Second rule: you can’t stick an expletive infix anywhere in a word.
There is some disagreement among phonologists about the exact details of where they can fit, but there’s a general agreement that the infix has to go before a stressed syllable, and not break a morpheme in two.
So "im-bloody-POSSible" and "disa-bloody-GREEable" are fine.
But put the infix before an unstressed syllable and you get: "imPOSS-bloody-ible", "imPOSSi-bloody-ble", or "disaGREEa-bloody-ble."
Which all sound terrible.
And the thing that's so interesting about that construction: seeing as it's usually taboo, you were likely never taught how to use any of those in school by an English teacher.
But you knew how it worked anyway.
The way we learn the rules of language without being "taught" them traditionally is in-bloody-credible.”
Moar serendipitous finds:
You’d likely expect artists like Drake to be racking up the biggest streaming numbers on Spotify, but according to Rolling Stone, Indie label Sleep Fruits Music has captured the attention of digital marketers who spend their days scrutinizing the streaming platform:
“Sleep Fruits Music’s tracks are barely more than 30 seconds — lasting just long enough to register as a stream on Spotify and trigger a royalty payout.
Many of the hundreds of songs are short recordings of rainfall, while others are soft electronic sound-baths.
Sleep Fruits Music did not exist at the start of this year, but last week, the account was generating roughly 10 million streams a day, according to screenshots shared with Rolling Stone from the Spotify for Artists tool, which allows acts to compare stream-counts with their peers.
Those numbers are on par with streaming statistics for one of the biggest pop stars of the last 15 years: Sleep Fruits Music earned more Spotify streams than Lady Gaga on an average day in recent weeks.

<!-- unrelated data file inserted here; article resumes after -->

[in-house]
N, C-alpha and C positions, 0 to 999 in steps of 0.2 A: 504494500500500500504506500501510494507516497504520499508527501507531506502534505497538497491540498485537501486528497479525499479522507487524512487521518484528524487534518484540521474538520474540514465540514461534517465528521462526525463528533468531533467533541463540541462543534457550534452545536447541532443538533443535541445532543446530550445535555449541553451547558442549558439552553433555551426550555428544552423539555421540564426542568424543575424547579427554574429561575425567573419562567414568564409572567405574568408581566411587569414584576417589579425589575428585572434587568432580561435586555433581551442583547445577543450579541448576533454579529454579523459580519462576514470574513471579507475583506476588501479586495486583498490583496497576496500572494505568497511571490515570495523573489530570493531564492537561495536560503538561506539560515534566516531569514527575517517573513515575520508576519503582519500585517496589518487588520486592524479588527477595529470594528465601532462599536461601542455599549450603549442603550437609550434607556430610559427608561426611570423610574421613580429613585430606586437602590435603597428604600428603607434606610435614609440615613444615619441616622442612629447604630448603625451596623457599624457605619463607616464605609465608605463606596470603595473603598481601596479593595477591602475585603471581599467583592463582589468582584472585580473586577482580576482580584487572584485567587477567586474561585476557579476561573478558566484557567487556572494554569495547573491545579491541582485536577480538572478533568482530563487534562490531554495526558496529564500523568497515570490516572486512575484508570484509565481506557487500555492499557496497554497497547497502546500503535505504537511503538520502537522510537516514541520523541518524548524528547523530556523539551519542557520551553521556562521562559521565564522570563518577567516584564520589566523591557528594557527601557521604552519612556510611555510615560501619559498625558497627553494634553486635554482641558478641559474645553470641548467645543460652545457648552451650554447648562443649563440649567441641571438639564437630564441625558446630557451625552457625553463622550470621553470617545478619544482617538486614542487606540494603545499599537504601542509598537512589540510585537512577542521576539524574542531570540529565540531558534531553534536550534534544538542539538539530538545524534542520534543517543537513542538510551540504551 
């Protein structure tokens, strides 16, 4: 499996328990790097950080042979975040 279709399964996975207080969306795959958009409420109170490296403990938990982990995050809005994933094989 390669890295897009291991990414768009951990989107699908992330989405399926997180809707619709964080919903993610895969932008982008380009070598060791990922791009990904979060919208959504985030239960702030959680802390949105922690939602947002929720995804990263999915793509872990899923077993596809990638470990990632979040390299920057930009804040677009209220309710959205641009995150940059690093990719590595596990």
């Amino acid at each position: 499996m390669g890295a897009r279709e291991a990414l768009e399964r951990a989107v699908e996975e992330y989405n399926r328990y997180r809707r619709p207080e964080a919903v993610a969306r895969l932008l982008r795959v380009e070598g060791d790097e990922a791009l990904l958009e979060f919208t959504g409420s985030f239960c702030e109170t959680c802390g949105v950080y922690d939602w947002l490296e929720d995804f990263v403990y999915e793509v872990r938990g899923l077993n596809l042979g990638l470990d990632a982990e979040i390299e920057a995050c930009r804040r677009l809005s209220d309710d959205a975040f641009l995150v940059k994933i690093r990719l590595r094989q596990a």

In addition, a playlist titled “Sleep Fruits Music: Night rain sounds, Relaxing nature thunder,” which is filled with at least 235 brief rain recordings co-credited to Sleep Fruits Music and Ambient Fruits Music, was recently the eighth most-streamed playlist worldwide on Spotify, according to a confidential list that the streaming service shares with its partners, which was reviewed by Rolling Stone.
Last week, that playlist was outperforming premier Spotify collections like RapCaviar and Hot Country, despite having a much smaller follower count.”
I guess some of you might be thinking “that’s a pretty smart way of extracting income from Spotify”, and I’d acknowledge that yep, that’s true; however, some members of the music industry have rightly highlighted that Strange Fruits Music aren’t stealing money from Spotify, they’re stealing money from artists:
“Under Spotify’s divide-one-pie payout model, there’s a finite pool of money for artists that comes in from the streamer’s ads-and-subscriptions revenue, and each act’s allocation is determined by his or her fraction of overall plays. When rain sounds are amassing millions of streams, that diverts money to Sleep Fruits Music at the expense of more traditional musicians — singers, rappers, producers, and songwriters.
“Cutting up ‘rain sounds’ into 31-second clips to maximize streams and take as much money as possible is egregiously immoral,” says Dustin Boyer, managing director of Venture Music, a digital marketing agency based in Nashville, Tennessee. “They’re just taking money” — he estimates $20,000 to $30,000 a day — “straight out of the pockets of artists.”
When approached by Rolling Stone to comment on this story, Dutch electronic producer Stef Van Vugt (the founder of the sleep-music account’s parent record label, Strange Fruits) said:
“My mind is blown even trying to grasp the idea of saying [that] what Strange Fruits is doing is a bad thing. In a wildly consolidated music industry, Strange Fruits is an indie that has figured out how to take a piece of the major pie.
You’re going to bash the indie? Finally someone has been able to take a percentage of the whole music market that isn’t Universal, Sony, or Warner.”
Are they indie though?
Strange Fruits have a deal with the Alternative Distribution Alliance, Warner’s indie distribution wing. Now I don’t fully understand this stuff, but it seems to me like, sure, they’re kinda indie, but THEY ARE ALSO PART OF WARNER.
Van Vugt appears to acknowledge this too:
“Being with the majors gives you a protection layer where you can fuck up left and right, a little bit, sometimes.”